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The Hero-Hub-Help Content Marketing Strategy

A content marketing strategy should identify what to publish and when to publish it. When a content marketing goal includes growing an engaged audience, YouTube’s venerable hero-hub-help framework has much to offer.

The framework helps marketers plan their YouTube programming and grow an audience. While it works best for videos or podcasts, hero-hub-help also offers insights for other forms of content.

Google and YouTube

YouTube and its parent company, Google, have promoted the hero-hub-help model for the last decade in resources aimed at helping businesses and individuals succeed on the YouTube video sharing platform.

These Google resources include a 2015 article about scheduling video content and a Think with Google YouTube playbook, among others.

Some marketing professionals have adopted the framework and described it extensively. They often represent it as a pyramid with “help” content at the foundation and “hero” content, which is produced the least, on top.

One could visualize the hero-hub-help content strategy as a pyramid. The foundation of "help" represents the most frequent type of content.

One could visualize the hero-hub-help content strategy as a pyramid. The foundation of “help” represents the most frequent type of content.

Hero Content

Hero content is typically the most entertaining. It may stretch your creativity and capabilities. It’s likely harder to make. The key attribute of hero content is that it should appeal to a wide section of prospects.

According to Google, hero content is “big, tent-pole events that are designed to provide a massive step-change to your audience growth.”

Content strategist Yalin Solmaz, who worked at YouTube, cites BMW’s four-minute mini-film, “The Small Escape,” as an example of hero content.

The Small Escape is a short film based on a true story. It uses quality production methods and appeals to a wide audience.

The Small Escape is a short film based on a true story. It uses quality production methods and appeals to a broad audience.

The video depicts a 1963 escape from communist-controlled East Berlin into the West using a tiny BMW Isetta. In addition to the short film, BMW published an accompanying article that describes the escape.

The accompanying article expands on the video — to tell a story.

The accompanying article expands on the video — to tell a story.

The film and article have wide appeal well beyond car enthusiasts. It could attract someone to BMW’s YouTube channel who might not otherwise be interested in cars.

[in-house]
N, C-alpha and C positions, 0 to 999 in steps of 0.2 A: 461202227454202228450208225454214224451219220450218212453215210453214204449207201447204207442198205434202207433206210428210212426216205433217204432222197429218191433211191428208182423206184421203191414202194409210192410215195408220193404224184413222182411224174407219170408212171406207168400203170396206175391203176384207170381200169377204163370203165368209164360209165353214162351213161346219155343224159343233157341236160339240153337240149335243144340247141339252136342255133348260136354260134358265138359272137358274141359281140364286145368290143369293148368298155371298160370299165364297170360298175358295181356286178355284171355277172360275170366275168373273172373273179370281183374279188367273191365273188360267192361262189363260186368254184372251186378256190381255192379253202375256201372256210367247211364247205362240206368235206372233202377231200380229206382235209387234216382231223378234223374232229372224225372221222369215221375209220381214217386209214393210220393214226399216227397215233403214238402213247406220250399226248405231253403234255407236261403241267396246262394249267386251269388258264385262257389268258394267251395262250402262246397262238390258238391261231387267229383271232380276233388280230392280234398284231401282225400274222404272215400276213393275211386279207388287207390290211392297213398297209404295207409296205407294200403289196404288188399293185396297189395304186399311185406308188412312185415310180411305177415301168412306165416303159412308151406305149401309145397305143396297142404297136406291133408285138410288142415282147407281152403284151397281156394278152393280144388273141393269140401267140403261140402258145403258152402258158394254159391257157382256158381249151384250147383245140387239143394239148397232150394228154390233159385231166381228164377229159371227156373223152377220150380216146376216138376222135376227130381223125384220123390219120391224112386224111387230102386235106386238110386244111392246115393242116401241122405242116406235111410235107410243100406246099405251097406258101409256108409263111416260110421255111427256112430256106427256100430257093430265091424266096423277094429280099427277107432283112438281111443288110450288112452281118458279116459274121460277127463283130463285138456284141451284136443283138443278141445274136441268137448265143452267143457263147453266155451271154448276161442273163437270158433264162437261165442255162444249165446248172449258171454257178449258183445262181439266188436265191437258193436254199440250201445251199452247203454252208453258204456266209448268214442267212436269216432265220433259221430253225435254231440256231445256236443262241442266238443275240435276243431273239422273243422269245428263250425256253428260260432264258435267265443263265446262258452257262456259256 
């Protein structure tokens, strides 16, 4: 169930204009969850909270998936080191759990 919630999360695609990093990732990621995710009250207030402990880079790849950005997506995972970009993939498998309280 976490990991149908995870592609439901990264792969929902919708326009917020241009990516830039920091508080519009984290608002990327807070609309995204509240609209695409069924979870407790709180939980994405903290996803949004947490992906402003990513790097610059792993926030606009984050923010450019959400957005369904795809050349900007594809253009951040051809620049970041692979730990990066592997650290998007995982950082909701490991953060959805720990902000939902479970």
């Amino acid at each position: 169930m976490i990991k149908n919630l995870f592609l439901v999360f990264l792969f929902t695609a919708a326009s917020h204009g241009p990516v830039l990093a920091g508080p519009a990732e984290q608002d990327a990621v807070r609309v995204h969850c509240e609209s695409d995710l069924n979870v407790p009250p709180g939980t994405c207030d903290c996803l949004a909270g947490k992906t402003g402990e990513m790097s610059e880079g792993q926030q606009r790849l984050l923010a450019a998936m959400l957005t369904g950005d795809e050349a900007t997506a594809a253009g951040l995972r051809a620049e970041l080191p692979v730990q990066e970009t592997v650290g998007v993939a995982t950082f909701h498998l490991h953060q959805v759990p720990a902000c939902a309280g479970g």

Your company’s content strategy doesn’t need short, historical films. Rather, think of content that your potential customers are likely to find entertaining, interesting, and shareable. Also, you might publish hero content just once or twice a year since it takes more work.

Hub Content

Hub content is for engagement and retention. It should have consistent elements and themes throughout a series.

Hub content is pushed to subscribers via notifications or email. It appears on a schedule and, hopefully, becomes part of your audience’s routine.

Imagine your favorite television shows, news programs, or documentary series. You may think of Mutual of Omaha’s Wild Kingdom, as an example (if you’re old enough). Wild Kingdom, a nature documentary, ran every week for 25 years starting in 1963. Viewers anticipated it and tuned in to watch. In this sense, it both engaged and retained its audience.

Wild Kingdom ran every week from 1963 to 1988. Viewers anticipated it and tuned in to watch.

From 1963 to 1988, many American families watched Wild Kingdom. Today, you can watch the program on a YouTube channel.

As part of a content marketing strategy, hub content is your business’s scheduled programming. Hub content is easy to produce and publish. For example, an online retailer selling kitchen supplies could publish a weekly cooking show or healthy eating podcast.

Help Content

Help content, which Google sometimes calls “hygiene content,” is in some ways the highest form of content marketing. It answers specific questions and solves problems.

Help content draws potential customers to your business. This often happens when they search for a solution.

As an example, a U.S.-based omnichannel farm and ranch retailer, D&B Supply, publishes short (less than two minutes) help videos that answer questions someone might search for on Google or YouTube — such as the company’s videos on pellet-burning stoves.

D&B Supply's content help content is often short (less than two minutes) and answers a specific question that someone might search for on Google or YouTube.

D&B Supply’s content help content is often short (less than two minutes) and answers a specific question that someone might search for on Google or YouTube.

The company doesn’t attempt to sell products in the videos. It tries to help folks solve a problem. When consumers have questions about, say, a pellet stove, they search on Google, find the video, and become introduced to the business.

You can publish help content in bursts, producing many videos in a few days.

Other Content

Not all content is suitable for the hero-hub-help strategy. Social media content, as an example, doesn’t fit neatly into the model.

Nonetheless, the hero-hub-help framework applies to other areas of content marketing in one critical aspect: Produce different types of content to attract, engage, and retain an audience at varying points of their relationship with your company.

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